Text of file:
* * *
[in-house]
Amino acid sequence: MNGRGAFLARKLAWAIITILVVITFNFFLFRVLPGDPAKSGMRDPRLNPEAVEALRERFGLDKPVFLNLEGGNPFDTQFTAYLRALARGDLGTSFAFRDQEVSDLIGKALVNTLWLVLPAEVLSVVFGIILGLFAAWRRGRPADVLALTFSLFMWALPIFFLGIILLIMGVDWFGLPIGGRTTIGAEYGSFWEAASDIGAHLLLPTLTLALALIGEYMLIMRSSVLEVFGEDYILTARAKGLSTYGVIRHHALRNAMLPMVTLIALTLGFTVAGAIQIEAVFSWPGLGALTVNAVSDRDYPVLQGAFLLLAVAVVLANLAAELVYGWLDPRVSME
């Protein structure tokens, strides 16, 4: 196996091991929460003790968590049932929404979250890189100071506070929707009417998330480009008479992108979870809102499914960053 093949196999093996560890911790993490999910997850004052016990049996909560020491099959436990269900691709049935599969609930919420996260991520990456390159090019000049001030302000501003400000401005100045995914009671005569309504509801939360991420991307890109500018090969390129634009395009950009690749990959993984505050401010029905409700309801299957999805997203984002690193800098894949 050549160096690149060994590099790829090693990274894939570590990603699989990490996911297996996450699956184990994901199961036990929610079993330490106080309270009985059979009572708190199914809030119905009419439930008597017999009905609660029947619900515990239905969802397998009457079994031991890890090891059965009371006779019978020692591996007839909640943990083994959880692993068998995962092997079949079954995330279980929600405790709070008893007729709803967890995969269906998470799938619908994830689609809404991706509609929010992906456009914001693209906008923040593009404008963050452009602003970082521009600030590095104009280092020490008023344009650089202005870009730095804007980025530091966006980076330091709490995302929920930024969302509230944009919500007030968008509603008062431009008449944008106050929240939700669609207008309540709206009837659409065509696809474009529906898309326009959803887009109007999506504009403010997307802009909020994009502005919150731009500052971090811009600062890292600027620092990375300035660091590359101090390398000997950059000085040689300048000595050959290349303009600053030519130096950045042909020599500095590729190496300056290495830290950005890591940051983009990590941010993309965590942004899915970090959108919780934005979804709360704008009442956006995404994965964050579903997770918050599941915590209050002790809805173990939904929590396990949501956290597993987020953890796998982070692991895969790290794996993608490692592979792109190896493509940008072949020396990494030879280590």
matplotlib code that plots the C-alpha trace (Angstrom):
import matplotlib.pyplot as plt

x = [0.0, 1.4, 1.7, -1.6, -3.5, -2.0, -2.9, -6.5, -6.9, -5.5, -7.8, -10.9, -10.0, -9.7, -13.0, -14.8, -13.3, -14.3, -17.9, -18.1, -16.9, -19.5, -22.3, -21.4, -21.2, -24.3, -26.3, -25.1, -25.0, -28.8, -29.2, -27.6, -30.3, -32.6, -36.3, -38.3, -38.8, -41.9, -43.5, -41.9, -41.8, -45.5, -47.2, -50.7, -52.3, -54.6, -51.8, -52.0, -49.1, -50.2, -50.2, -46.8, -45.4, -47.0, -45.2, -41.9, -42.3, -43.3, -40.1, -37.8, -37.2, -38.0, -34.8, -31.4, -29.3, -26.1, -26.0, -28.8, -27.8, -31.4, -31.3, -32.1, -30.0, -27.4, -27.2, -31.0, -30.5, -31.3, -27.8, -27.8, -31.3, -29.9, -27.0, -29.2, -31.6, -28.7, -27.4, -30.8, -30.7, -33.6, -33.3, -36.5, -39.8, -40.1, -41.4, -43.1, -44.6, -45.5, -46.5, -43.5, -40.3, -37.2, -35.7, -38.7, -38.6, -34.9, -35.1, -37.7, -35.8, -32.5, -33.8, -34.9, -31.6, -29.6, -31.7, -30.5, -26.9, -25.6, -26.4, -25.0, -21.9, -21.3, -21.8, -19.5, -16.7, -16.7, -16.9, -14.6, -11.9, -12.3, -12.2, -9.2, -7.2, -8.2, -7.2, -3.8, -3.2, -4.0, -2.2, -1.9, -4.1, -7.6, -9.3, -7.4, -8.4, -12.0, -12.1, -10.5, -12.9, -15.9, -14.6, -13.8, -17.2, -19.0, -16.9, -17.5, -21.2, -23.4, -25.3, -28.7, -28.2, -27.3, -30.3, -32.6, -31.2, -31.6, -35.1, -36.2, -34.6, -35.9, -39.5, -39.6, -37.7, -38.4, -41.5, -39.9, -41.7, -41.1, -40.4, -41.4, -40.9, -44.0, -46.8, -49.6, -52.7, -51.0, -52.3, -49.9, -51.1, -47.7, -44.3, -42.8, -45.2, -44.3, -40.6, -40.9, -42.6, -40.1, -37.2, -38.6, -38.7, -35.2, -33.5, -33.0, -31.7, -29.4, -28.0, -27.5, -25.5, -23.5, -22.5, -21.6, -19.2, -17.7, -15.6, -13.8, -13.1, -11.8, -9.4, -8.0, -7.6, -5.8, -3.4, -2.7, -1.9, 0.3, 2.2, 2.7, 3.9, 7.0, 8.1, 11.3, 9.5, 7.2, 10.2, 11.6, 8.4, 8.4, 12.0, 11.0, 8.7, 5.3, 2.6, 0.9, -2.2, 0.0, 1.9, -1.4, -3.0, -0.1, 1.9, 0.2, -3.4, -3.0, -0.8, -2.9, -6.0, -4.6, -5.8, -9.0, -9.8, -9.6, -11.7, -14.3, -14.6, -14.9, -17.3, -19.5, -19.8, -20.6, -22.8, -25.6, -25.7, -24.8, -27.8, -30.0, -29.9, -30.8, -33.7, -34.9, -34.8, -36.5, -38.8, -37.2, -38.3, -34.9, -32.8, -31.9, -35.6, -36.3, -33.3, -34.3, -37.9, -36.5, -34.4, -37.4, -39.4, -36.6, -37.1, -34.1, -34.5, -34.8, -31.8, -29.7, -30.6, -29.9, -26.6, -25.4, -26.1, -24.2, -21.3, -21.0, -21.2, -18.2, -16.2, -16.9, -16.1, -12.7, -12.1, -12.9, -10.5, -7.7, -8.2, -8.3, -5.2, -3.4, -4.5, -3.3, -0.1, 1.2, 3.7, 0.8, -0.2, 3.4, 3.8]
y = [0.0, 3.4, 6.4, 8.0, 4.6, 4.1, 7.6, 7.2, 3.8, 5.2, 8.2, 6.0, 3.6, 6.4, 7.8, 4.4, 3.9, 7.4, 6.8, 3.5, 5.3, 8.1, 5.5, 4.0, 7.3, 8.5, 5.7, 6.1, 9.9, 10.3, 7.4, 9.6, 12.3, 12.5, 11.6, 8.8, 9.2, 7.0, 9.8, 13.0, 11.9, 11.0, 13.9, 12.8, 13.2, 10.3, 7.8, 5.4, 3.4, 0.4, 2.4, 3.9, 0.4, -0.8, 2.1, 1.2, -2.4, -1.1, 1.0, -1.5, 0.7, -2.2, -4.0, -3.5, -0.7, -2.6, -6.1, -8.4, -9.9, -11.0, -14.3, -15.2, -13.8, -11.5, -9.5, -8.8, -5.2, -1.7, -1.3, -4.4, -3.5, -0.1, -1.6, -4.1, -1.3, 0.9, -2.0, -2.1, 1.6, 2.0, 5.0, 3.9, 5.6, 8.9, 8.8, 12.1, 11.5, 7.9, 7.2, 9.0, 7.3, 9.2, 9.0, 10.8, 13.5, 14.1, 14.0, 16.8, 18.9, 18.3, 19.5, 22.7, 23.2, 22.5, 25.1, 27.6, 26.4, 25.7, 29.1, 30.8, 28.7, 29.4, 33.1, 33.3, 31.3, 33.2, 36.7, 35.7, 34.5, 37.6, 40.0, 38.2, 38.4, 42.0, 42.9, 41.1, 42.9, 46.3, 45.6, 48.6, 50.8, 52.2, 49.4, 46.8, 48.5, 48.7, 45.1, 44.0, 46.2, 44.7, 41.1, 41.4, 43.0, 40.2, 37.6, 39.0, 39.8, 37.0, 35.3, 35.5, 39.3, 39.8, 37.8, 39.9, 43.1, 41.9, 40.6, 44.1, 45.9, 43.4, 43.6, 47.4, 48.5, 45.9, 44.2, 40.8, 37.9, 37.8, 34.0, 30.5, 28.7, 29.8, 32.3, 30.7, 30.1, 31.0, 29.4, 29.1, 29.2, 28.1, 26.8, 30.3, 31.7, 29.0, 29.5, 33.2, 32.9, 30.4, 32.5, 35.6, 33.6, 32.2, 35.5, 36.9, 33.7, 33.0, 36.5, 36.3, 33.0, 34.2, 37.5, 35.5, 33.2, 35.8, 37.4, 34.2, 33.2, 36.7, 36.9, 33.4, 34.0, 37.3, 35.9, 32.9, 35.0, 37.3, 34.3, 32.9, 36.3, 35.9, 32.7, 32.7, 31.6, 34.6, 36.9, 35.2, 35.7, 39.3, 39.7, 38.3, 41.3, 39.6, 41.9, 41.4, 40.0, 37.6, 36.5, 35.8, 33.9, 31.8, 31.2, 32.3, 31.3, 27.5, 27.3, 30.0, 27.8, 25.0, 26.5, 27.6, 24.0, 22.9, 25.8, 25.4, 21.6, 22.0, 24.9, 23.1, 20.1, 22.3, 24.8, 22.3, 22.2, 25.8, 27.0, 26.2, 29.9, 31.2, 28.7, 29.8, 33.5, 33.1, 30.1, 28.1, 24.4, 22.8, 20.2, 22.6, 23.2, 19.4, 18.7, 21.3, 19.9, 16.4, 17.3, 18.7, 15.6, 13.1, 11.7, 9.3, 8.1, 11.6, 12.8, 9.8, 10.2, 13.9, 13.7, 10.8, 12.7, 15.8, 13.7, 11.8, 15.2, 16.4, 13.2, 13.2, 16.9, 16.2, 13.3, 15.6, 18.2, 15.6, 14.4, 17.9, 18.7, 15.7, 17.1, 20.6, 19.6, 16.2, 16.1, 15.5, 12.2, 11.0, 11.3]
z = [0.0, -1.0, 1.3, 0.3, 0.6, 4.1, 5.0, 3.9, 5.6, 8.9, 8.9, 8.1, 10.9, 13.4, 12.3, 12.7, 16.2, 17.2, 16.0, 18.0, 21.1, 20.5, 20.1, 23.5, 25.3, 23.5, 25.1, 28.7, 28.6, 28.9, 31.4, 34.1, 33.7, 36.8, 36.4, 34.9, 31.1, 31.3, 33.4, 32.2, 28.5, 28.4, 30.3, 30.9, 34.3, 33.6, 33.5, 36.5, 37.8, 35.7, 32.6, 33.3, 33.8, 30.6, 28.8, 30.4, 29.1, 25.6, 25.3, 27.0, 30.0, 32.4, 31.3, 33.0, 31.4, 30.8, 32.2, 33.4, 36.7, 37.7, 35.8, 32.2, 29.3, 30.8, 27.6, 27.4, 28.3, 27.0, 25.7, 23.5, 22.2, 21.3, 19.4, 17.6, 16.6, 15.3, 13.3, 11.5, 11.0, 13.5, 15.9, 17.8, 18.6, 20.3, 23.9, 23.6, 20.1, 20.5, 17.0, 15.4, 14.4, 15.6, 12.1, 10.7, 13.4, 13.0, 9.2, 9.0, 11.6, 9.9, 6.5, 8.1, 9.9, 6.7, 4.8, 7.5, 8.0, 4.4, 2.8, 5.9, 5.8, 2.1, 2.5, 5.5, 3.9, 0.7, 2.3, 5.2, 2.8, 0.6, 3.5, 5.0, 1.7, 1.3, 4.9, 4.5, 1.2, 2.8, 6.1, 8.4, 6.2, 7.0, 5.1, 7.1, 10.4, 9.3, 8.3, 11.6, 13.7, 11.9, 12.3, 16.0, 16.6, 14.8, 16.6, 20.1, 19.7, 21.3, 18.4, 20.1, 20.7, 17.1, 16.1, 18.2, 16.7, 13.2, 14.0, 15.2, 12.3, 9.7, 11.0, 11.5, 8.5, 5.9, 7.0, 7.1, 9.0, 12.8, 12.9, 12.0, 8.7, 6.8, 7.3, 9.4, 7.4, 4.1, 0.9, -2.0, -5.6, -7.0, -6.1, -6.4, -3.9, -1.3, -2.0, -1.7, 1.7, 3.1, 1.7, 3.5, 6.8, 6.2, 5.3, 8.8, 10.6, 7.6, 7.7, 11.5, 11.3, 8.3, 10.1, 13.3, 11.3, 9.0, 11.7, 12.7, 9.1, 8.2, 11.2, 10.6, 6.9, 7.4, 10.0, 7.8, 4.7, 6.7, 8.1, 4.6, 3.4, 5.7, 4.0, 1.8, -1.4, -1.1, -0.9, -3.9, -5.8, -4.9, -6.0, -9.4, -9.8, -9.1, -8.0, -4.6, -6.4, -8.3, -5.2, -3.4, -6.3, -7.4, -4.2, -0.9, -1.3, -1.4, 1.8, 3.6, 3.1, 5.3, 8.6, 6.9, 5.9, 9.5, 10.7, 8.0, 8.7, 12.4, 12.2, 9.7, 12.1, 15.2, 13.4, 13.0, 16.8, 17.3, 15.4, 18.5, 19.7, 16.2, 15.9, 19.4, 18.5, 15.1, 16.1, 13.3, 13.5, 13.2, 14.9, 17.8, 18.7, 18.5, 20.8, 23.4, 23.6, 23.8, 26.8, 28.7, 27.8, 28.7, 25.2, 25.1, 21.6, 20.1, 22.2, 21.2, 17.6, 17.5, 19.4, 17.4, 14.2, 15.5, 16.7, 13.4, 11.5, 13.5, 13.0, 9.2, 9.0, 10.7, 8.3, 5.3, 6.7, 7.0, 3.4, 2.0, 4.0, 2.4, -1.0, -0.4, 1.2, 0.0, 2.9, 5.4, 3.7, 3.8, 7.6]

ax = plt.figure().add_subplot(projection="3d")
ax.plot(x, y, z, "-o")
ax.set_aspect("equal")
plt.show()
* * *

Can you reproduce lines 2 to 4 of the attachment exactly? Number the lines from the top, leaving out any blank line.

Amino acid sequence: MNGRGAFLARKLAWAIITILVVITFNFFLFRVLPGDPAKSGMRDPRLNPEAVEALRERFGLDKPVFLNLEGGNPFDTQFTAYLRALARGDLGTSFAFRDQEVSDLIGKALVNTLWLVLPAEVLSVVFGIILGLFAAWRRGRPADVLALTFSLFMWALPIFFLGIILLIMGVDWFGLPIGGRTTIGAEYGSFWEAASDIGAHLLLPTLTLALALIGEYMLIMRSSVLEVFGEDYILTARAKGLSTYGVIRHHALRNAMLPMVTLIALTLGFTVAGAIQIEAVFSWPGLGALTVNAVSDRDYPVLQGAFLLLAVAVVLANLAAELVYGWLDPRVSME
């Protein structure tokens, strides 16, 4: 196996091991929460003790968590049932929404979250890189100071506070929707009417998330480009008479992108979870809102499914960053 093949196999093996560890911790993490999910997850004052016990049996909560020491099959436990269900691709049935599969609930919420996260991520990456390159090019000049001030302000501003400000401005100045995914009671005569309504509801939360991420991307890109500018090969390129634009395009950009690749990959993984505050401010029905409700309801299957999805997203984002690193800098894949 050549160096690149060994590099790829090693990274894939570590990603699989990490996911297996996450699956184990994901199961036990929610079993330490106080309270009985059979009572708190199914809030119905009419439930008597017999009905609660029947619900515990239905969802397998009457079994031991890890090891059965009371006779019978020692591996007839909640943990083994959880692993068998995962092997079949079954995330279980929600405790709070008893007729709803967890995969269906998470799938619908994830689609809404991706509609929010992906456009914001693209906008923040593009404008963050452009602003970082521009600030590095104009280092020490008023344009650089202005870009730095804007980025530091966006980076330091709490995302929920930024969302509230944009919500007030968008509603008062431009008449944008106050929240939700669609207008309540709206009837659409065509696809474009529906898309326009959803887009109007999506504009403010997307802009909020994009502005919150731009500052971090811009600062890292600027620092990375300035660091590359101090390398000997950059000085040689300048000595050959290349303009600053030519130096950045042909020599500095590729190496300056290495830290950005890591940051983009990590941010993309965590942004899915970090959108919780934005979804709360704008009442956006995404994965964050579903997770918050599941915590209050002790809805173990939904929590396990949501956290597993987020953890796998982070692991895969790290794996993608490692592979792109190896493509940008072949020396990494030879280590």
matplotlib code that plots the C-alpha trace (Angstrom):